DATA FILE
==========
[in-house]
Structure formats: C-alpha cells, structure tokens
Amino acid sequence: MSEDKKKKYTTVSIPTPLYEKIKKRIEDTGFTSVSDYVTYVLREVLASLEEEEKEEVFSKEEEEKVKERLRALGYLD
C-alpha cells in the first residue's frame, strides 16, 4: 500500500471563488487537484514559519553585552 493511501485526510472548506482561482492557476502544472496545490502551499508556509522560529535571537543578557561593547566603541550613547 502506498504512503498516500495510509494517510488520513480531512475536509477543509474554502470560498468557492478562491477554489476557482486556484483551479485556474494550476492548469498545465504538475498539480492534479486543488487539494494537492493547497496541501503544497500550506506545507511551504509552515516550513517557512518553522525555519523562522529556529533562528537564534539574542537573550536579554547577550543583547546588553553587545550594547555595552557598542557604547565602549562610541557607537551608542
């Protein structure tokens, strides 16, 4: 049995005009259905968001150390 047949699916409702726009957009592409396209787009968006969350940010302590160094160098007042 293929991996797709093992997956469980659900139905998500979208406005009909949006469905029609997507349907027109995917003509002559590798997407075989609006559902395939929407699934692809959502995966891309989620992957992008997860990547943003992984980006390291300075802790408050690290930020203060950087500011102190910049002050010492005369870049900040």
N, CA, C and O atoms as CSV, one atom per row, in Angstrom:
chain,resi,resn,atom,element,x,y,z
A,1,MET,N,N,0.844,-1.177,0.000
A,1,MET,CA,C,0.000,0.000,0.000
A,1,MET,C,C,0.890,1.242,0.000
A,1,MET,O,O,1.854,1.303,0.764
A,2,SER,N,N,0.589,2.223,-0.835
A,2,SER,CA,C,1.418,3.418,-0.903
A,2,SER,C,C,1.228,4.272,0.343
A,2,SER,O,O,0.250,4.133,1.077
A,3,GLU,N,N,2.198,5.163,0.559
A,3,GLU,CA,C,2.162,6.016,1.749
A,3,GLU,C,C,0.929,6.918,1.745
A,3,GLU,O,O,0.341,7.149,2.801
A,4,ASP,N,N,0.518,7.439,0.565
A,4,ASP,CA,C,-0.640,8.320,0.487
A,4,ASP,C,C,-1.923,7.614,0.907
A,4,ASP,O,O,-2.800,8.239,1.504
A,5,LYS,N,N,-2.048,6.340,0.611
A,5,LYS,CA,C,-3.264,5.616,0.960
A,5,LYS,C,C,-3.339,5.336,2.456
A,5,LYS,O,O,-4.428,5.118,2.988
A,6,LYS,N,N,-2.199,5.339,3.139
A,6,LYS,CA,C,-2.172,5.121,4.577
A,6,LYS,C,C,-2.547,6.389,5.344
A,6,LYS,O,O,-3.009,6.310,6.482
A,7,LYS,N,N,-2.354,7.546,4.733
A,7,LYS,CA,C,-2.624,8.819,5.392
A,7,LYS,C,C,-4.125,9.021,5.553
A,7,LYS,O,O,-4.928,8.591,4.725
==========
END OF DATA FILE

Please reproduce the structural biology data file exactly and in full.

[in-house]
Structure formats: C-alpha cells, structure tokens
Amino acid sequence: MSEDKKKKYTTVSIPTPLYEKIKKRIEDTGFTSVSDYVTYVLREVLASLEEEEKEEVFSKEEEEKVKERLRALGYLD
C-alpha cells in the first residue's frame, strides 16, 4: 500500500471563488487537484514559519553585552 493511501485526510472548506482561482492557476502544472496545490502551499508556509522560529535571537543578557561593547566603541550613547 502506498504512503498516500495510509494517510488520513480531512475536509477543509474554502470560498468557492478562491477554489476557482486556484483551479485556474494550476492548469498545465504538475498539480492534479486543488487539494494537492493547497496541501503544497500550506506545507511551504509552515516550513517557512518553522525555519523562522529556529533562528537564534539574542537573550536579554547577550543583547546588553553587545550594547555595552557598542557604547565602549562610541557607537551608542
């Protein structure tokens, strides 16, 4: 049995005009259905968001150390 047949699916409702726009957009592409396209787009968006969350940010302590160094160098007042 293929991996797709093992997956469980659900139905998500979208406005009909949006469905029609997507349907027109995917003509002559590798997407075989609006559902395939929407699934692809959502995966891309989620992957992008997860990547943003992984980006390291300075802790408050690290930020203060950087500011102190910049002050010492005369870049900040």
N, CA, C and O atoms as CSV, one atom per row, in Angstrom:
chain,resi,resn,atom,element,x,y,z
A,1,MET,N,N,0.844,-1.177,0.000
A,1,MET,CA,C,0.000,0.000,0.000
A,1,MET,C,C,0.890,1.242,0.000
A,1,MET,O,O,1.854,1.303,0.764
A,2,SER,N,N,0.589,2.223,-0.835
A,2,SER,CA,C,1.418,3.418,-0.903
A,2,SER,C,C,1.228,4.272,0.343
A,2,SER,O,O,0.250,4.133,1.077
A,3,GLU,N,N,2.198,5.163,0.559
A,3,GLU,CA,C,2.162,6.016,1.749
A,3,GLU,C,C,0.929,6.918,1.745
A,3,GLU,O,O,0.341,7.149,2.801
A,4,ASP,N,N,0.518,7.439,0.565
A,4,ASP,CA,C,-0.640,8.320,0.487
A,4,ASP,C,C,-1.923,7.614,0.907
A,4,ASP,O,O,-2.800,8.239,1.504
A,5,LYS,N,N,-2.048,6.340,0.611
A,5,LYS,CA,C,-3.264,5.616,0.960
A,5,LYS,C,C,-3.339,5.336,2.456
A,5,LYS,O,O,-4.428,5.118,2.988
A,6,LYS,N,N,-2.199,5.339,3.139
A,6,LYS,CA,C,-2.172,5.121,4.577
A,6,LYS,C,C,-2.547,6.389,5.344
A,6,LYS,O,O,-3.009,6.310,6.482
A,7,LYS,N,N,-2.354,7.546,4.733
A,7,LYS,CA,C,-2.624,8.819,5.392
A,7,LYS,C,C,-4.125,9.021,5.553
A,7,LYS,O,O,-4.928,8.591,4.725